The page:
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Prince revealed the most essential qualities for musicians

@SamWKemp

Prince was a once-in-a-lifetime artist. Like his contemporary, Stevie Wonder, he was working at a unique level, a talented composer who could also perform at a professional level on virtually any instrument he happened to pick up. 

Prince required supreme levels of control over his sound, and, as a result, there are an entire bunch of Prince records that were recorded without the help of a single session musician. This level of administration has come to define Prince’s legacy. He is regarded as one of the most meticulous, authentic, and uniquely gifted musicians of the late 20th century and continues to inspire ambitious young musicians to this day. So, what advice does Prince have for musicians looking to make a name for themselves?

Well, back in 2000, Prince sat down for an exclusive interview, in which he described what he believed to be the most essential qualities for a musician to have. Prior to that, he also gave some advice on traits to avoid: “I’m competitive, and I’ve definitely let my ego control me,” he began, before adding: “But I’ve discovered that when it comes to music, ego has to sit down.” 

Clearly, Prince understood the danger of his own ego. For him, music was at its best when it was free from self-indulgence. If a song has been crafted for oneself or to make the artist look good, he seems to suggest that it’s doomed to fail. Musicians should place the song above all else. It was Prince’s trust in his own music that allowed him such longevity.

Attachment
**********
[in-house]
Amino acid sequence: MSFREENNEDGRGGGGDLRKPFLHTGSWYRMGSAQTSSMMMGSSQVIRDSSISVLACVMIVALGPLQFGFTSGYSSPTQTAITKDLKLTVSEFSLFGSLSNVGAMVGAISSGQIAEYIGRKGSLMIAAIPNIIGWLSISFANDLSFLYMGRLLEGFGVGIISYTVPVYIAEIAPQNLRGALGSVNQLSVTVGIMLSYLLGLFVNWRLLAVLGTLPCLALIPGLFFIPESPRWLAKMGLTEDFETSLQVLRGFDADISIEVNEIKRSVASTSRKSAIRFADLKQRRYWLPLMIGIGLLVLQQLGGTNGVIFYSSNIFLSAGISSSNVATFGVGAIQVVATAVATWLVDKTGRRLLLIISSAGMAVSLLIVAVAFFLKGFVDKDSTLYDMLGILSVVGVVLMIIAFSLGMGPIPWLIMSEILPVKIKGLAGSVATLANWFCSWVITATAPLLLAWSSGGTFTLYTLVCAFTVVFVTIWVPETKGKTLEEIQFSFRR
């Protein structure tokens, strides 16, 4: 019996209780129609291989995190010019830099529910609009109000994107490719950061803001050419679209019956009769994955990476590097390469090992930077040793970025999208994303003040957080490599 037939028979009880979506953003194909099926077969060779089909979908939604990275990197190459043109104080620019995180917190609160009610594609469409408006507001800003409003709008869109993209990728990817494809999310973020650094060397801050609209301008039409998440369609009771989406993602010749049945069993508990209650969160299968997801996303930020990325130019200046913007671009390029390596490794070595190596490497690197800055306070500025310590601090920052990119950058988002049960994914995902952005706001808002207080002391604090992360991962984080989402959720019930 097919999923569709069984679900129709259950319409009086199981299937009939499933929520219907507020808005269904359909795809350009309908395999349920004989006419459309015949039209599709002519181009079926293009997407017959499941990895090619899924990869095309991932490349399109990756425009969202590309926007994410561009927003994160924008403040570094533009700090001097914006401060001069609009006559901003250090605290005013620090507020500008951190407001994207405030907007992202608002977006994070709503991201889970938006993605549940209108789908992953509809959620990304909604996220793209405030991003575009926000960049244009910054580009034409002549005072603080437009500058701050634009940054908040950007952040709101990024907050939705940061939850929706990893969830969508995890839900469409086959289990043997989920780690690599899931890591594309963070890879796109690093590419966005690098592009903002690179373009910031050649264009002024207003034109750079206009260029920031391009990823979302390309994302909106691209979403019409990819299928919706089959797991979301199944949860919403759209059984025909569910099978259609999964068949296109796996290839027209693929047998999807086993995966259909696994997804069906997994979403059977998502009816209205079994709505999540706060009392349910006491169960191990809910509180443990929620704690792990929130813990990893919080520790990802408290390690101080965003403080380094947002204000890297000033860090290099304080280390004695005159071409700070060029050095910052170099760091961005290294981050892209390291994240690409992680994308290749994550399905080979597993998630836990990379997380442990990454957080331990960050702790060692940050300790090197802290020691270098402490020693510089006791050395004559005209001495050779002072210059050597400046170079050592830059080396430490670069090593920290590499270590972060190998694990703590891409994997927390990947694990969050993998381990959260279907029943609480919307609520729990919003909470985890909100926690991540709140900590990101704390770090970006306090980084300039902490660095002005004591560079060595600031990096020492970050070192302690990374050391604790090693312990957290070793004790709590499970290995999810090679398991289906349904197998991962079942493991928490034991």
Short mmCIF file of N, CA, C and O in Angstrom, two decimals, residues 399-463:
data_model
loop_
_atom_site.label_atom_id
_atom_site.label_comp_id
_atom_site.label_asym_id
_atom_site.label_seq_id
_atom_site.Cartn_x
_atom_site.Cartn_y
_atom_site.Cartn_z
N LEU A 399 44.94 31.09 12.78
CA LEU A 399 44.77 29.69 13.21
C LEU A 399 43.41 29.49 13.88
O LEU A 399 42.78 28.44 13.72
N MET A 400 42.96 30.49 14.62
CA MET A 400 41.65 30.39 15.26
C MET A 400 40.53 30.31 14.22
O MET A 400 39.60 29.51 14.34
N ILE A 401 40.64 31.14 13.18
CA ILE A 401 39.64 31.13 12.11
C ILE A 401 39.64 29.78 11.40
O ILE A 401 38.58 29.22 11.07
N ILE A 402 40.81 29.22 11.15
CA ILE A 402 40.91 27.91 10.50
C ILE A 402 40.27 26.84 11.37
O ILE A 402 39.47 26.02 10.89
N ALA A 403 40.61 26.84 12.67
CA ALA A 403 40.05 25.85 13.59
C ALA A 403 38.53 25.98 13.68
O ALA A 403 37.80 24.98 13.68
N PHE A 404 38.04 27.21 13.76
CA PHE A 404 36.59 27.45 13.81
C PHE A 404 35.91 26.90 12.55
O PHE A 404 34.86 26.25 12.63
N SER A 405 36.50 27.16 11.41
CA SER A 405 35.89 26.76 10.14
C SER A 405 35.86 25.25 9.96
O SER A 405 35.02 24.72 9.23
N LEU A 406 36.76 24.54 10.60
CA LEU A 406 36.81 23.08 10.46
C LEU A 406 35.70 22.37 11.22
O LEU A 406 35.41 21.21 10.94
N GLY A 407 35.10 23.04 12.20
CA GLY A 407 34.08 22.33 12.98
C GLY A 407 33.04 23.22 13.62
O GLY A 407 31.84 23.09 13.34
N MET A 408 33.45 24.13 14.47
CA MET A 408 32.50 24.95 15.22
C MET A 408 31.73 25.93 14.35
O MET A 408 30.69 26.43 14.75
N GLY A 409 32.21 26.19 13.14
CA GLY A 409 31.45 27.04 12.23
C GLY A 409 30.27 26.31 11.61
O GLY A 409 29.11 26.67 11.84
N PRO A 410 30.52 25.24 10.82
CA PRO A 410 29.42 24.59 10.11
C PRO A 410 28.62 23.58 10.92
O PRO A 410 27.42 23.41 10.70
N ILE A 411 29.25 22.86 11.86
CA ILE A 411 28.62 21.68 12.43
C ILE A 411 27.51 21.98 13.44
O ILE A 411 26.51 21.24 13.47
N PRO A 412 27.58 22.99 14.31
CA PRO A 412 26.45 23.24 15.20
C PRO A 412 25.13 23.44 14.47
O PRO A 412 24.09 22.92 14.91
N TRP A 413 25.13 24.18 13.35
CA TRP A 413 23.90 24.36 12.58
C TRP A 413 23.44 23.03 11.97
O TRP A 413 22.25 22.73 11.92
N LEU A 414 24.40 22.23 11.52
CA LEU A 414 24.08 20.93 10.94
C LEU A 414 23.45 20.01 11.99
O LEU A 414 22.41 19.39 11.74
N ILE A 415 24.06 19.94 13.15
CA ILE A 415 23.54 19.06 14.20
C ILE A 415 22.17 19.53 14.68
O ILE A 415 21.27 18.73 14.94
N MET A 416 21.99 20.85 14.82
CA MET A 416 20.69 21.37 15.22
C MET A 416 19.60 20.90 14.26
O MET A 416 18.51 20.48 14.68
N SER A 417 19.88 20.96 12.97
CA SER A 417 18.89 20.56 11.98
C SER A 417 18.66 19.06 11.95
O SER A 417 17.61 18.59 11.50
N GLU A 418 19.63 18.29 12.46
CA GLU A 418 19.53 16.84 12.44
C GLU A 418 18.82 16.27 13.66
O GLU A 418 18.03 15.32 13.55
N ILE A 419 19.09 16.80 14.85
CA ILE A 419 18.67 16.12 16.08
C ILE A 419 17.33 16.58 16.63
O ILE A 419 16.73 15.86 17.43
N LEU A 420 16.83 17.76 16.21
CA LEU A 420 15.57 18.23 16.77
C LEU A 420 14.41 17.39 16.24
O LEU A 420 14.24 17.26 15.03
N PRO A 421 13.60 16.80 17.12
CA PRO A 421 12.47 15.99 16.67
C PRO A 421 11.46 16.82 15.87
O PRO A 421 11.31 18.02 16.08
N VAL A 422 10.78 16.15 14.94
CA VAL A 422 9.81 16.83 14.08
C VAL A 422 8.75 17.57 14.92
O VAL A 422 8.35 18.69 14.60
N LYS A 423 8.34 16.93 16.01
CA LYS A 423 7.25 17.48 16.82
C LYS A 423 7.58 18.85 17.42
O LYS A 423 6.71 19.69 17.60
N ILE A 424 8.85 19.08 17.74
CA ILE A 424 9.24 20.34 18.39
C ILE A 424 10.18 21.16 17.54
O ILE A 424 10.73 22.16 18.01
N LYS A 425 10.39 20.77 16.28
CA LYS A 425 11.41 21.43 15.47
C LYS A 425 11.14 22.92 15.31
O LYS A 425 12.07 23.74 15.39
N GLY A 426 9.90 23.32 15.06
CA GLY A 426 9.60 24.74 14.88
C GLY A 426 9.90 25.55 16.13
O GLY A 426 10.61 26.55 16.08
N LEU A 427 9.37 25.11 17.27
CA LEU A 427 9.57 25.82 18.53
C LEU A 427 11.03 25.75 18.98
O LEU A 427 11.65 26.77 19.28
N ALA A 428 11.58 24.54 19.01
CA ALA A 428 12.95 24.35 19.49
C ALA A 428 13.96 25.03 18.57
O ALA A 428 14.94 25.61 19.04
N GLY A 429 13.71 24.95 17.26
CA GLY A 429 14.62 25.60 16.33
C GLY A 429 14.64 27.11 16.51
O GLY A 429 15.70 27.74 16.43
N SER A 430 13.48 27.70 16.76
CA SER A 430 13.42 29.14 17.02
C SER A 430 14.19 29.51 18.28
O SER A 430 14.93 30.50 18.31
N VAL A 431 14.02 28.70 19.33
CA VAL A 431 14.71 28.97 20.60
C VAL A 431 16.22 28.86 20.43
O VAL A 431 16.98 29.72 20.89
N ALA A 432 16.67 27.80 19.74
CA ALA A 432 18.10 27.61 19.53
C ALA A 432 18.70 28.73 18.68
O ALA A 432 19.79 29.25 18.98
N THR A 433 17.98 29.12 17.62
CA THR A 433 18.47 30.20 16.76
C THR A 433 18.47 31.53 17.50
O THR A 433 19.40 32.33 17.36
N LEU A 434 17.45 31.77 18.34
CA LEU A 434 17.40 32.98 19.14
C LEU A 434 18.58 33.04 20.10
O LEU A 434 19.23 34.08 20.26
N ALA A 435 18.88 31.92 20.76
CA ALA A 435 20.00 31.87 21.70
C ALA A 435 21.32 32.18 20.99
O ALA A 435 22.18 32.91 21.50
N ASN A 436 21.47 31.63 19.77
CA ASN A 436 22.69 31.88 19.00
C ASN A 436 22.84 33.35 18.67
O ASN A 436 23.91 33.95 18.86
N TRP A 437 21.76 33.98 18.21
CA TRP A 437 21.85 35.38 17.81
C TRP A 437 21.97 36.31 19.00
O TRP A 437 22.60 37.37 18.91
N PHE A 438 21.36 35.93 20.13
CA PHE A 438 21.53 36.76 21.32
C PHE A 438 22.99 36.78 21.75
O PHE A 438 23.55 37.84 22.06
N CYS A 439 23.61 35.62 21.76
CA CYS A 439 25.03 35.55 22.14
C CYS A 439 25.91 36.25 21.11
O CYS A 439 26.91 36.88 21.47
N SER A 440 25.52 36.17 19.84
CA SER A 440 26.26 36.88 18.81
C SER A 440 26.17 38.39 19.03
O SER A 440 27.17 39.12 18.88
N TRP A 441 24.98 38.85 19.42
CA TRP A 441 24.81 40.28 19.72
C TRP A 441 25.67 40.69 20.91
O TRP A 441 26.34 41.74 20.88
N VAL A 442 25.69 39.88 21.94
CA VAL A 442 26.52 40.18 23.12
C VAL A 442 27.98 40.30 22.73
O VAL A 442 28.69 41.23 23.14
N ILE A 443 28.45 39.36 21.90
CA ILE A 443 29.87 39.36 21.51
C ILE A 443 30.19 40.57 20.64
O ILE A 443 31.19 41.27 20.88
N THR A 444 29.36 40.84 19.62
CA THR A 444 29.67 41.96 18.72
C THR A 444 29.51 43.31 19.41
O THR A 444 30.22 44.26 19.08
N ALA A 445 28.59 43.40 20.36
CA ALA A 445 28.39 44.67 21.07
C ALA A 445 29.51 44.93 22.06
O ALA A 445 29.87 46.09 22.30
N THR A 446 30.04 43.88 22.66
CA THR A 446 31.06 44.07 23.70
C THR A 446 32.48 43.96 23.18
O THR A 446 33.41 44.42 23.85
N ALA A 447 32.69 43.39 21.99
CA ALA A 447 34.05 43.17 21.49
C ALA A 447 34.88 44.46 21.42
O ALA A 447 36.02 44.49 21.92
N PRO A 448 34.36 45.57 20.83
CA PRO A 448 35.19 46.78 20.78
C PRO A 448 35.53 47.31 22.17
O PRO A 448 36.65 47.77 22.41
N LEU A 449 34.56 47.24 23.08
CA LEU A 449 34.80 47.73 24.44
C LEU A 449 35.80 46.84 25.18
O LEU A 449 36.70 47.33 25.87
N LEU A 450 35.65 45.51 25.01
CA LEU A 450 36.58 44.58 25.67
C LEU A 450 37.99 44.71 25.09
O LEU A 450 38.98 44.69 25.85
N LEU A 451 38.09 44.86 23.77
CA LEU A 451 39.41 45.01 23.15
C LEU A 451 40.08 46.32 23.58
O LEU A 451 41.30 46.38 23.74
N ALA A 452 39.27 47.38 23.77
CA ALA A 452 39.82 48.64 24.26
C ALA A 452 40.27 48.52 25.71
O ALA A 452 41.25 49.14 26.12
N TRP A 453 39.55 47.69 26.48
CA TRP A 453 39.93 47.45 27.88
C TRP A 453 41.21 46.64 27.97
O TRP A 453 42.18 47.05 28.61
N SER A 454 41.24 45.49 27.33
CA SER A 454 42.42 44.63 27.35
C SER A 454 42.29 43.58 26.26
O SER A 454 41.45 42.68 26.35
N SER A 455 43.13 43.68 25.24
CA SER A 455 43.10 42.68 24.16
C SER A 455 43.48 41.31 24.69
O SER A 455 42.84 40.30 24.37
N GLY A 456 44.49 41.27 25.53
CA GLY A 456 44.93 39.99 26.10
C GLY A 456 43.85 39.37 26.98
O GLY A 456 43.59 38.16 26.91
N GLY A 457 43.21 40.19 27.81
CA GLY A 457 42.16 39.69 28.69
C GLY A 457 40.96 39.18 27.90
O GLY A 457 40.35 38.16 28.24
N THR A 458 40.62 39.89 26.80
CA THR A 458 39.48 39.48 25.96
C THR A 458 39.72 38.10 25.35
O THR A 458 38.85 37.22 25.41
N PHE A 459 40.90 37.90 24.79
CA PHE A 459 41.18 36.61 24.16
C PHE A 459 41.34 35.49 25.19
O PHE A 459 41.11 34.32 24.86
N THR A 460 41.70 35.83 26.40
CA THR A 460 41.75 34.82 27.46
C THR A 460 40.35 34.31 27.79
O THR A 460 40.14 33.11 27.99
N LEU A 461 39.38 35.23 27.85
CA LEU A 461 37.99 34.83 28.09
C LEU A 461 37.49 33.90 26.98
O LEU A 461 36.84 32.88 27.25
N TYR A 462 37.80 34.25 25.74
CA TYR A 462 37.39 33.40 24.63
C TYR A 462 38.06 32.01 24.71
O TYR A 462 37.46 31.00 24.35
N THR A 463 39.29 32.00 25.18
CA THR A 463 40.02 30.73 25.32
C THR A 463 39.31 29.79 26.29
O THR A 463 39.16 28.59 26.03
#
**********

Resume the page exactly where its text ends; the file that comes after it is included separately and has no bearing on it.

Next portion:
So what were some of the qualities Prince believed a musician needed to have? “You have to respect your spiritual base,” he noted. “You have to respect the instrument. The volume and tone of an instrument is so important.” There are two important nuggets of wisdom to be found here, so let’s unpack what Prince was talking about. What he means by “spiritual base” remains unclear, but it’s possible he’s using the term to describe what motivates a person to pursue music-making. Respecting these foundational motivations, Prince implies, will guide a musician to creative fulfilment, whereas ignoring them will lead to dissatisfaction.

In regards to respecting “the volume and tone of an instrument”, it’s possible Prince was suggesting that a well-rounded knowledge of the unique sonic qualities of one’s instrument(s) is absolutely essential. For Prince, a talented musician is one who knows their instrument like they know their best friend. A brilliant saxophonist, for example, will be able to find the gaps in a sonic landscape and fill them with just the right colour – recognising that the instrument has a very specific timbre that works well in some places and not so well in others. It’s about understanding the limitations of an instrument as well as its potential—all very good advice.

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